IT is not yet time for the sub-national governments to celebrate despite the minor uptick in their first half-year revenue report of 2021 just released by the National Bureau of Statistics. The NBS reports that the 36 states and the Federal Capital Territory grew their internally generated revenue to N849.12 billion. From the N398.25 billion recorded in the first quarter and the N450.86 billion in Q2, this is an increase of 13.21 percent. Although the coronavirus plague constrained economic activities in 2020, the marginal upward trend falls far short of expectations in many respects.
No doubt, 2021 has been better for the states. Records showed a 3.43 per cent decline in their 2020 IGR of N1.21 trillion from the N1.26 trillion they generated in 2019. Irrespective of this, the H1 2021 report shows predictability and unpredictability. Lagos State maintains its prime position. Oyo, Kaduna, Kano, and Rivers came up with some positive and negative surprises. Lagos generated N267.23 billion in the six months under review. Being Nigeria’s centre of commerce, it has consistently topped in the IGR table.
In its ‘State of the States, 2021 edition: Fiscal Options for Building Back Better,’ an NGO, BudgIT, reaffirmed that only Lagos, Rivers and Anambra could finance their operations from their IGR without the monthly federal allocations. From its usual spot behind Lagos, Rivers however fell to the third spot with N57.32 billion, displaced by the Federal Capital Territory, which made N69.07 billion. In 2020, Rivers was No.2 with N117.19 billion IGR. The FCT was third with N92.06 billion.
Kaduna retains its leadership over Kano, a noticeable trend in the past few years under its Governor, Nasir El-Rufai. He says Kaduna can now run its affairs without relying on the allocations from Abuja. Oyo State increased its intake by 26.4 per cent to N25.19 billion, though still far from its neighbour, Ogun, which raked in N74 billion in nine months.
With mandatory obligations suffocating them, all this is nothing to write home about, even for the top performers. The debt profiles of the sub-national governments rose by N472.63 billion (or 8.78 per cent) in 2019 to N5.86 trillion in 2020. It is a sign of the difficult fiscal environment. The foreign exchange volatility has weakened the purchasing power of these governments.
At 15.99 per cent, inflation beats the quarterly gain of 13.21 per cent that the states recorded in the H1 report. Yobe State recorded the lowest at N4.08 billion. The state is facing massive challenges, just like the other states in the North-East. A new World Bank report entitled, ‘The Lake Chad Regional Economic Memorandum: Development for Peace,’ says, “The region is characterised by high rates of poverty, low human capital, and poor access to key services. In the last three decades, economic activity and household incomes have been decreasing.” The report puts the poverty rate at 70 per cent in Yobe and 74 per cent in Adamawa State. The poverty rate of 70 percent in the North-East is double that of the regions in the South.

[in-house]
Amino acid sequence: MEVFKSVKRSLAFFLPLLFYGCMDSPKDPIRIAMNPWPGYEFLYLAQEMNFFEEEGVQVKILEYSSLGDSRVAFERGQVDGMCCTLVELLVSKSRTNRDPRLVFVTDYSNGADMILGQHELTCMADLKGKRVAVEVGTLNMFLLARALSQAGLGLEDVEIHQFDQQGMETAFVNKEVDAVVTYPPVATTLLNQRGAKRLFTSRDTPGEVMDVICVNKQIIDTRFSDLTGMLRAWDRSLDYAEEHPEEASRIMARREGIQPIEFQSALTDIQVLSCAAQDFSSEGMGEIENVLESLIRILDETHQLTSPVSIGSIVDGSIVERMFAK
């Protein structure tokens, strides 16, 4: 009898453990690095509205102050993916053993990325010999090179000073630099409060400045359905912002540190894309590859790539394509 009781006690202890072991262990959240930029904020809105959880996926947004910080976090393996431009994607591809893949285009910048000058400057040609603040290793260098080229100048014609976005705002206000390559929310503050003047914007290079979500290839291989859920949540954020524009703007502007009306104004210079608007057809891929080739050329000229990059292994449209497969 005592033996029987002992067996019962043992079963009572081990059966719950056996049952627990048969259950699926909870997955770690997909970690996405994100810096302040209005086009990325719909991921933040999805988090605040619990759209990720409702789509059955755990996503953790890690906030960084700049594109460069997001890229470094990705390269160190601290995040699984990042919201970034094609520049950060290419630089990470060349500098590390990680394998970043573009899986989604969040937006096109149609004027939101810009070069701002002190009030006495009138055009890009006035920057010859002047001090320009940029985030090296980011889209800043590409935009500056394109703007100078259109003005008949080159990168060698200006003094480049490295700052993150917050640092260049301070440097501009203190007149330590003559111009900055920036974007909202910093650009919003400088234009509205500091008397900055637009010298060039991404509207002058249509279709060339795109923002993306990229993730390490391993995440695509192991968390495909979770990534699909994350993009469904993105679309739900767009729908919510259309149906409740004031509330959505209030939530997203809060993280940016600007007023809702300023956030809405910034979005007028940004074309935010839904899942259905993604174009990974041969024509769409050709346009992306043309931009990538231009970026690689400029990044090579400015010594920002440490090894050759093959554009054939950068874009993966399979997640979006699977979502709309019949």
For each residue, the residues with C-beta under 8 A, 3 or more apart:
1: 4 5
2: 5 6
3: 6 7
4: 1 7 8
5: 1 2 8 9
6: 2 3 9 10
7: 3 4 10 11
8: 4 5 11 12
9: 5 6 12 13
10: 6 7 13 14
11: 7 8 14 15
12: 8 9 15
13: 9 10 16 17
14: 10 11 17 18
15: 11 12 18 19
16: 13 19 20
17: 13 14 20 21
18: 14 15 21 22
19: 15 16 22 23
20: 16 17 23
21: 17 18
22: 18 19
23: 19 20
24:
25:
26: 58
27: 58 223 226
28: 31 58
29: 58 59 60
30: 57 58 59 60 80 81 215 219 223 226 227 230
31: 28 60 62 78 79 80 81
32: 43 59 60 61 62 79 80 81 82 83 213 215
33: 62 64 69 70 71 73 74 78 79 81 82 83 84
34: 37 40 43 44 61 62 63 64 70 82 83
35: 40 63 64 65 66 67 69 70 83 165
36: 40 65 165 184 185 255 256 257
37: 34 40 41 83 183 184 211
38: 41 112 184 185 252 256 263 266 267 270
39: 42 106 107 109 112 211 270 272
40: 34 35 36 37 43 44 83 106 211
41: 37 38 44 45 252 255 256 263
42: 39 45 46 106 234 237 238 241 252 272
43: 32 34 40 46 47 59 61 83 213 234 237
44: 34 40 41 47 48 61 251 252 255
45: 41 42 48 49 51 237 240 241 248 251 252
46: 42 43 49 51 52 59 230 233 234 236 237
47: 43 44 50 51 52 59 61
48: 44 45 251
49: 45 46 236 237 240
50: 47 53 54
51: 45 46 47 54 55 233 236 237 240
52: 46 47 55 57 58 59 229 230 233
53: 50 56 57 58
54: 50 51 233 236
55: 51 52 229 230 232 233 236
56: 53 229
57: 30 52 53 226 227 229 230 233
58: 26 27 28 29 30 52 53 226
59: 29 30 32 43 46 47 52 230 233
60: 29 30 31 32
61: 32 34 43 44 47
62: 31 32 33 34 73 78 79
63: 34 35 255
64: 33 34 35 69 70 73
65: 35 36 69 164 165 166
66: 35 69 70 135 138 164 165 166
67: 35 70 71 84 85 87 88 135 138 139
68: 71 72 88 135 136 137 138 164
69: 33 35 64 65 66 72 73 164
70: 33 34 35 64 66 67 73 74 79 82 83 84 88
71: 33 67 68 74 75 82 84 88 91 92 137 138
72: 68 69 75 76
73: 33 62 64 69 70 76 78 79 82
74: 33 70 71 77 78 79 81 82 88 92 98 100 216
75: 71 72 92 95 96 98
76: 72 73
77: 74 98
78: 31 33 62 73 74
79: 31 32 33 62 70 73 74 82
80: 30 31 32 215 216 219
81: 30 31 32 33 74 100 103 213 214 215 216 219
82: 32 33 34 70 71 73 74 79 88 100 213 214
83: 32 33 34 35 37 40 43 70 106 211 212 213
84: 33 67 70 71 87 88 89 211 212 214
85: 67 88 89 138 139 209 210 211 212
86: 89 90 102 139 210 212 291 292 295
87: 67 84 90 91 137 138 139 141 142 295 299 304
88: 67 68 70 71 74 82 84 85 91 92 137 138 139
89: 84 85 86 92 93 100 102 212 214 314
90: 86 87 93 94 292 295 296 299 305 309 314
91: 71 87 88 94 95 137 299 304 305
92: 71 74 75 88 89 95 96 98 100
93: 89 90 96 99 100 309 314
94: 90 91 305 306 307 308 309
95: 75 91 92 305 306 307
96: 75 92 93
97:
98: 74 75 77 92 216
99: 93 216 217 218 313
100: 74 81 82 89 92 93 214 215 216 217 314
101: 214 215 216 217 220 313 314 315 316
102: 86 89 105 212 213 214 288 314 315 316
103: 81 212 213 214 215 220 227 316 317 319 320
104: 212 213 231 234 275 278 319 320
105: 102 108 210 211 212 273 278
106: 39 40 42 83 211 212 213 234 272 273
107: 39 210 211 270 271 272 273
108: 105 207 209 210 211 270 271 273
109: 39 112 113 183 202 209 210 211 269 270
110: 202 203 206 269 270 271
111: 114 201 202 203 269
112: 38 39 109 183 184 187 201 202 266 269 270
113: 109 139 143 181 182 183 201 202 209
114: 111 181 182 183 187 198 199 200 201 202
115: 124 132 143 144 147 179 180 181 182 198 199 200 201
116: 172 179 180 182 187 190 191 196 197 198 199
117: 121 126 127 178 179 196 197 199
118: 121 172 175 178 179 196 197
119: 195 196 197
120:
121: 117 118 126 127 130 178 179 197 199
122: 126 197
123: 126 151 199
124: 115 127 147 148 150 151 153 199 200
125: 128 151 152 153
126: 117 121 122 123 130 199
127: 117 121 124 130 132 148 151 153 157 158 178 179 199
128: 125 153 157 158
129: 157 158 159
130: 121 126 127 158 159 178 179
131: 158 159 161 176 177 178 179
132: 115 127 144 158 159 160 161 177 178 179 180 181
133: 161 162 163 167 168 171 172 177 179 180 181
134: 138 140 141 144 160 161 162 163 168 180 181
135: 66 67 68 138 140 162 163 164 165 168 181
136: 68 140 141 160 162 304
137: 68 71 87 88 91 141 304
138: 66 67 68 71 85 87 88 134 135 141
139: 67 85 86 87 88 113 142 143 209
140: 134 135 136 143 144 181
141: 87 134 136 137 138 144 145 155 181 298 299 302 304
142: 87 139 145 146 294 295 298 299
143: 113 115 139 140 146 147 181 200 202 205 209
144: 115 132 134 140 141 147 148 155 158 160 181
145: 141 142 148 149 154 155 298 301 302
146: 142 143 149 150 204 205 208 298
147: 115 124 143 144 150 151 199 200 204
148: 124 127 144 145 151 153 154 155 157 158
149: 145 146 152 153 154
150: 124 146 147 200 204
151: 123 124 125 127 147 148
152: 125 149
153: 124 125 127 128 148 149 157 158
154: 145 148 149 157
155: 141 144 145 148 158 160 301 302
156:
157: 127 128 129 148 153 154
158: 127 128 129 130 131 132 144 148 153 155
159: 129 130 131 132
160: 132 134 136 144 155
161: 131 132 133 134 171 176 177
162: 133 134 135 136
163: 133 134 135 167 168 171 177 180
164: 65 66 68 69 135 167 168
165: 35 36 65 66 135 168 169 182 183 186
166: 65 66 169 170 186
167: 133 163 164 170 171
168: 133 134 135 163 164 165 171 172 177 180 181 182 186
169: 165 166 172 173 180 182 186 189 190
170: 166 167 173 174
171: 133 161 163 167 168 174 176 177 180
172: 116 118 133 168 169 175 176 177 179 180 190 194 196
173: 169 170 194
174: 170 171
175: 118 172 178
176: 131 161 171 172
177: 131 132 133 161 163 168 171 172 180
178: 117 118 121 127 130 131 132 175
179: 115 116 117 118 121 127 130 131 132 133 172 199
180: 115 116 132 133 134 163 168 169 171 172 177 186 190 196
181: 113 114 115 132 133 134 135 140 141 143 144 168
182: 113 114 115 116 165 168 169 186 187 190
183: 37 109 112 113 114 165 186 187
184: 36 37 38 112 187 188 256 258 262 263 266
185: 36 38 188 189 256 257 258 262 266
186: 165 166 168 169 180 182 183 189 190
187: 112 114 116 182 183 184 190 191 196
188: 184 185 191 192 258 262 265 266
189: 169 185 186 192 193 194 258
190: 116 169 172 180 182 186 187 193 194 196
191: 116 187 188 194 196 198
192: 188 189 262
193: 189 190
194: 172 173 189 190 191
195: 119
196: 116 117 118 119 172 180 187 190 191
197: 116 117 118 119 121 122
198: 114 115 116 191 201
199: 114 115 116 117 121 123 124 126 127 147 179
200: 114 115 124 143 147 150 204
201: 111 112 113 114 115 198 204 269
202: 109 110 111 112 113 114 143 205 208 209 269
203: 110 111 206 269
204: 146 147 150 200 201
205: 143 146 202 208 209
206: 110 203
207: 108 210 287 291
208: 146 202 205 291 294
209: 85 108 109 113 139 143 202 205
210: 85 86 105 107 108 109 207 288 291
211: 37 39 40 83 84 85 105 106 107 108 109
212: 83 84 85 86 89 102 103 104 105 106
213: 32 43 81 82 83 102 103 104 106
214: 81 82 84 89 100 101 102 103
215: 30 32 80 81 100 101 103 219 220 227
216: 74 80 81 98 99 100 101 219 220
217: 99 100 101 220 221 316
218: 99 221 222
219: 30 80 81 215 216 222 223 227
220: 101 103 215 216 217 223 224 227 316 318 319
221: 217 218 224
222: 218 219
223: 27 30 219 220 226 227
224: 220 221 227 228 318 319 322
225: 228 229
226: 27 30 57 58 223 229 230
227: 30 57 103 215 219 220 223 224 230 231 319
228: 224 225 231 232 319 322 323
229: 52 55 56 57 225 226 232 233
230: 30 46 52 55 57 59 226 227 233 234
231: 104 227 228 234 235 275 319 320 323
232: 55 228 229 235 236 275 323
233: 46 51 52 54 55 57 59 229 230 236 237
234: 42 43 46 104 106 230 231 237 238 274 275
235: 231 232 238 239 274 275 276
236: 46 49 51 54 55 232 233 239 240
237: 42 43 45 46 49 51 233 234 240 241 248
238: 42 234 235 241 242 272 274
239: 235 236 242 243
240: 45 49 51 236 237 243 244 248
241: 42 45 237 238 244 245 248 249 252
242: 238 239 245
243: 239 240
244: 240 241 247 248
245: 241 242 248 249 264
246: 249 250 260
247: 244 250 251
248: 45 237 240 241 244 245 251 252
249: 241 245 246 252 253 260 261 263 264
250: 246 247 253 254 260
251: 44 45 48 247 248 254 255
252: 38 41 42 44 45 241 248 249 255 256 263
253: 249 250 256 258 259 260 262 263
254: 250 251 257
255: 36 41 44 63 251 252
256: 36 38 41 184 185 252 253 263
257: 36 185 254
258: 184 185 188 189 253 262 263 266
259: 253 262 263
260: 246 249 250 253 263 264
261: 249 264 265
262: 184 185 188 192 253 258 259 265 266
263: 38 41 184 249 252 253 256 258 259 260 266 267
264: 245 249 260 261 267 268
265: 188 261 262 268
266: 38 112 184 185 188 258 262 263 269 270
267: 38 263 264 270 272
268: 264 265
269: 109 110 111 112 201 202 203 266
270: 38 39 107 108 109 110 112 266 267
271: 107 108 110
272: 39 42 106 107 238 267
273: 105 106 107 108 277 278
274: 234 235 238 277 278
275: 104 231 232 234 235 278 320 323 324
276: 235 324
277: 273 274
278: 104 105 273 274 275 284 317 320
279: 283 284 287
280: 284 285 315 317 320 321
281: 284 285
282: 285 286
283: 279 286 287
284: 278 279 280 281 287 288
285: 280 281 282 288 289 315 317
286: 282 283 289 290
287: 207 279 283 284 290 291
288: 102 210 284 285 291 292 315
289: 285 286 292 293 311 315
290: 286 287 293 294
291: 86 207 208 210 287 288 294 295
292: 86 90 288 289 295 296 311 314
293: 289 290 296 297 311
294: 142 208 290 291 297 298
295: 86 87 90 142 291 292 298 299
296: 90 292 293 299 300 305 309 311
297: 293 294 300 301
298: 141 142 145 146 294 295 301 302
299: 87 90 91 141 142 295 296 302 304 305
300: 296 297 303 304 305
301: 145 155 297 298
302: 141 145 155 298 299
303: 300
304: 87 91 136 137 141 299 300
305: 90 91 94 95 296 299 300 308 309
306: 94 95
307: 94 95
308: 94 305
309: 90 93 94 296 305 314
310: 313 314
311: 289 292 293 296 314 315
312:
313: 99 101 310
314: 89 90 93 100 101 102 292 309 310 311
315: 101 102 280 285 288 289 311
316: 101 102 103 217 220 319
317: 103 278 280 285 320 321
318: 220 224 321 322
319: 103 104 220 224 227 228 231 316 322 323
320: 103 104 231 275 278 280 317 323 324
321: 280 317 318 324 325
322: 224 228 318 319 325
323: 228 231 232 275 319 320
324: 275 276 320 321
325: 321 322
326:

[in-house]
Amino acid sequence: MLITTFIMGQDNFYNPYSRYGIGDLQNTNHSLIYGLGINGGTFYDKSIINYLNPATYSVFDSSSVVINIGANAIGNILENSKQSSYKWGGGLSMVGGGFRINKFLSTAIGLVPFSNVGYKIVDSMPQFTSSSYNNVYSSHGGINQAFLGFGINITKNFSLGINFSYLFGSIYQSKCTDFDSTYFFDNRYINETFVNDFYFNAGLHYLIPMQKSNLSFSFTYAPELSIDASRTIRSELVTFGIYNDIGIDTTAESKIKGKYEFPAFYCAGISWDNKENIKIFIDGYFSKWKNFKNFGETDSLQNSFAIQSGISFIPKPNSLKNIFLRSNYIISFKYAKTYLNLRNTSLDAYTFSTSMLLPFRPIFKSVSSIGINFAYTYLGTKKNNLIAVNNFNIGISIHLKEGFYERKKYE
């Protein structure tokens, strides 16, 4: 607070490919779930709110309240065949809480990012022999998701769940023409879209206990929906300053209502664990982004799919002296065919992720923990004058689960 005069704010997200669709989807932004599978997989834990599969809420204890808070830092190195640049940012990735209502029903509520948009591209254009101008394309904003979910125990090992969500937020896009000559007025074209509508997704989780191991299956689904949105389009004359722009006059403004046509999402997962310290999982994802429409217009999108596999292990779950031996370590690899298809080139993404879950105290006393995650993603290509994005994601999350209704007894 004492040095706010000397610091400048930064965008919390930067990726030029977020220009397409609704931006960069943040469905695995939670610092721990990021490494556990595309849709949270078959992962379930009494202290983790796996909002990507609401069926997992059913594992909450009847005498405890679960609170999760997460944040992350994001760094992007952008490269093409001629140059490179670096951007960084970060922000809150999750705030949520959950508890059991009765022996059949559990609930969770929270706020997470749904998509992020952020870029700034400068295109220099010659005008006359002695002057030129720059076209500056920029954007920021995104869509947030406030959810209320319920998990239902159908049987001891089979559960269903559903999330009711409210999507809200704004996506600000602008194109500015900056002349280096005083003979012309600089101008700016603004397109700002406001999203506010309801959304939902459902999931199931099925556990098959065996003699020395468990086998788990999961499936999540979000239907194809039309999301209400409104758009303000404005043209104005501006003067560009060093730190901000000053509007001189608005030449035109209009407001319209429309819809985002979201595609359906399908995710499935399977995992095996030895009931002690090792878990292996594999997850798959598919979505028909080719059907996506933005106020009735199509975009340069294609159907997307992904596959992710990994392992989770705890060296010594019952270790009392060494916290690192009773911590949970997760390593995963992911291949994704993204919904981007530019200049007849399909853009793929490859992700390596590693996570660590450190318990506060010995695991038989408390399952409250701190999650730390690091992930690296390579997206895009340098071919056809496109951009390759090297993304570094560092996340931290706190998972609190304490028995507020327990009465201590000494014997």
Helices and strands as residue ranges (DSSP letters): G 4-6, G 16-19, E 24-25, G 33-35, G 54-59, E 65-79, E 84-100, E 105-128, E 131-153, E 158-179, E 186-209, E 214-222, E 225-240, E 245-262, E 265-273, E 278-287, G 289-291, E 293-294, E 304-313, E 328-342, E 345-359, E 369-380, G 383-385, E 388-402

At their own peril, most still depend largely on the federal allocations for their obligations. This is naive primarily because of the global headwind from oil income, Nigeria’s main source of earnings. The population is growing at an annual rate of 2.6 per cent. Conversely, the national economy has witnessed two recessions in the past five years. Given the jobless rate of 33.3 per cent and non-implementation of the N30,000 monthly minimum wage by many states, Nigeria’s states remain in dire poverty straits.
In a federal political system, it is the combined sum from the federating units that enrich a country’s economy. With imaginative policies, California overtook New York State as the largest economy in the export of manufactured goods in 1965. At the advent of Silicon Valley in the 1970s, California became a global leader in the manufacture of electronics and computers. It did not wait for the US federal government. Currently, only a few industrialised countries overtake the state’s GDP of $3.01 trillion. If it were an independent country, it would be the fifth-largest economy globally, according to the World Bank. This is a valuable lesson for Nigeria’s complacent states.
Already, Kaduna State is defying the odds. According to El-Rufai, federal allocations account for 31 per cent of its revenue, but plans to depend wholly on its IGR “in the next few years” to service its operations. That is sound.
Infrastructure should occupy the front burner for the governors. States should concentrate on the construction of rural roads. This will empower the farmers, reverse the high rural-urban migration, and lift the farmers out of poverty, increasing their IGR. Every state should plug leakages and prune the cost of governance. The governors should take it upon themselves to lobby to have the constraining Railways Act 1955 repealed so that they can bring in international investors to develop modern rail systems in their domains.
Without improving their ease of doing business, the economy of the states might remain pedestrian. States should create open, innovative business-friendly environments to attract local and foreign investments; encourage private start-ups; improve rural road infrastructure; adopt cutting-edge technology in revenue collection and go after wealthy tax dodgers. Tourism is a veritable income earner, but the current insecurity siege constrains it. States can collaborate on regional lines to establish security outfits to tackle their peculiar security needs.